“After a week of constant hurry of visiting and company, we came on Thursday to this place, where we spend our time more quietly, Mr. Wright is with us, and a clever lively woman who talks excellent French, but they depart to-day. I forgot to tell you, the Monday before we left town Mrs. Darby and I drank tea with Mr. Wright, Miss Ward was to have been of the party, but was engaged before I could let her know it, so to be sure there is a spell set against her going there as well as your’s. He shewed us all manner of worlds, and I believe Mrs. Talbot and you would have been pleased with his system of the universe, which is founded upon an hypothesis amazingly grand.” (12)

This must refer to Wright’s last scientific, cosmological publication – the final published form of the cosmology on which he had been working since he first came to London. Wright “shewed” Carter “all manner of worlds”. These may have been older illustrations but Carter had been in touch with him throughout his career and would have been familiar with his earlier work. It is more likely to imply that he had produced all or part of the many elaborate illustrations for his culminating work – multiple universes surrounding the “Eye of Providence”, tracks of comets and “a Partial view of Immensity.” She writes that it was something new and “amazingly grand.” This was in June 1748. The book was printed in 1750, the same two year span as lay between the completion of Louthiana (actually written in 1746) and its publication in 1748.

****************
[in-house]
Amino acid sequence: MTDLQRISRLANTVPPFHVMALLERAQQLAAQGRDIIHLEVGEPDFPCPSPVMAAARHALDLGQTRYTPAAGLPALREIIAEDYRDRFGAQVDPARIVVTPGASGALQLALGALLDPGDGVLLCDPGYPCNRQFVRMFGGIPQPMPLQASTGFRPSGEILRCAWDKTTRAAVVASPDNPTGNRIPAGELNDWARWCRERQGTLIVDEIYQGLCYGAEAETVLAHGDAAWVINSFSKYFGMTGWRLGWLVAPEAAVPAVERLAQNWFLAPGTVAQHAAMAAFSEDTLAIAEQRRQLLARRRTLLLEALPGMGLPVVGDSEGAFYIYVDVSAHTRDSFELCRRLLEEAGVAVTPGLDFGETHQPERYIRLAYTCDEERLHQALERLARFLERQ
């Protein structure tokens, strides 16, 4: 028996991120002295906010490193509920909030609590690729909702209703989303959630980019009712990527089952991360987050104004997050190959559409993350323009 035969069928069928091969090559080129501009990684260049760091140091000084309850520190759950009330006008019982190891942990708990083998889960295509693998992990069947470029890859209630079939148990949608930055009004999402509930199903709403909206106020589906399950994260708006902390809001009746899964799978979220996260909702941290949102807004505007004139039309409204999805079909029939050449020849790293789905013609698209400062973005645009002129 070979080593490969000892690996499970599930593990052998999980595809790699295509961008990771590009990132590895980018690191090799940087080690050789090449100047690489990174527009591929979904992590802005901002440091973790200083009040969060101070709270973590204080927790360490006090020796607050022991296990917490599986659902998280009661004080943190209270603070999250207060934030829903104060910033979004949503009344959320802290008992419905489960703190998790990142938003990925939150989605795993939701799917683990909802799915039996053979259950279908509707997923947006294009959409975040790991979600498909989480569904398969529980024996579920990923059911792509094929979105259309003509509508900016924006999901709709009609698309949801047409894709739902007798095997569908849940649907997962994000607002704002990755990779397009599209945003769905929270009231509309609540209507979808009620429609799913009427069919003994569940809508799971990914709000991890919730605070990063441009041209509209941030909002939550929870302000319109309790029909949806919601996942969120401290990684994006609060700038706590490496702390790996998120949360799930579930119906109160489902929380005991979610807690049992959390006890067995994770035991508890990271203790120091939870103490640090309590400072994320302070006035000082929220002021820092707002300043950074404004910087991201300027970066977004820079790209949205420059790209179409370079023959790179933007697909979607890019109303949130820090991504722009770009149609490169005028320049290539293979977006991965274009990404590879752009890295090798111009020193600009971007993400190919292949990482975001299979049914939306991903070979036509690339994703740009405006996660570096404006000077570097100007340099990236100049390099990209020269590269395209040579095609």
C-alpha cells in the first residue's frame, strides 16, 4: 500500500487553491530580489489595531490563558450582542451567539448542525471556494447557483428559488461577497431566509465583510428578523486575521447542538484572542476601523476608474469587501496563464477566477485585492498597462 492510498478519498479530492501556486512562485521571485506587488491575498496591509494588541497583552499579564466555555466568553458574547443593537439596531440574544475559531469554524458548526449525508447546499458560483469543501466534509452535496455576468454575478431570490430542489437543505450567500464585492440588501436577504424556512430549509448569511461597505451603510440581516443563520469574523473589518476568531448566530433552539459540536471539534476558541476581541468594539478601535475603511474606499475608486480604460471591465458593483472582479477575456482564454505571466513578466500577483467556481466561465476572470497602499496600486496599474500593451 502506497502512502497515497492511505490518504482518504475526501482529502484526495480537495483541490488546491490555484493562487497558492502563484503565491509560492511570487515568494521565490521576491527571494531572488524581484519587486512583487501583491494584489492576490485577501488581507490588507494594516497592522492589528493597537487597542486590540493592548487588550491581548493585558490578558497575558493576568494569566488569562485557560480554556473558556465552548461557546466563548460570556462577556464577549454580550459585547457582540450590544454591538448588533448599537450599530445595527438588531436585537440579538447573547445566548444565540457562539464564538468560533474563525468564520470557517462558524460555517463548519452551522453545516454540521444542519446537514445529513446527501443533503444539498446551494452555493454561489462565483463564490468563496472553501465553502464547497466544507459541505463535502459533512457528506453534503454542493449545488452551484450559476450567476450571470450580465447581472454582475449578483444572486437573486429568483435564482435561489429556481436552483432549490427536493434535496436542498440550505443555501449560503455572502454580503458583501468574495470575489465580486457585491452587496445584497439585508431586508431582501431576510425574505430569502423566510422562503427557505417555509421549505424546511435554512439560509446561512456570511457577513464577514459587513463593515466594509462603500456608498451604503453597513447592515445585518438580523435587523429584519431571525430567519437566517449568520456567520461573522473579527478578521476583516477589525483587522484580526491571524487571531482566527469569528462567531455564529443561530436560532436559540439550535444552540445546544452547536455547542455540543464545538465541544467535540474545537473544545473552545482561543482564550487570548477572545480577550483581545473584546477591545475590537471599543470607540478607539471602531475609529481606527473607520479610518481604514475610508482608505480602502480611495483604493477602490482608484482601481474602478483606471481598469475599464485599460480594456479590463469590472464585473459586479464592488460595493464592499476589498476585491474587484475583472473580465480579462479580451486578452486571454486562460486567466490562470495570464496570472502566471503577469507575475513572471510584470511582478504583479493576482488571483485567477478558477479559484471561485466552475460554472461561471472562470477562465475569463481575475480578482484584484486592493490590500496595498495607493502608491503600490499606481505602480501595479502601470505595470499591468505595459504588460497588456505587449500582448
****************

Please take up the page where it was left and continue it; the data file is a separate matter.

In other words the preparation of the book took place in the missing year, between July 1747 and June 1748. Carter’s letter to Wright is dated the day after a letter from Lady Anson to Thomas in Paris where he has gone for six weeks on government business. It is intriguing that Wright has returned to London, after being unseen for two years, at the same time as Thomas Anson has left for Paris.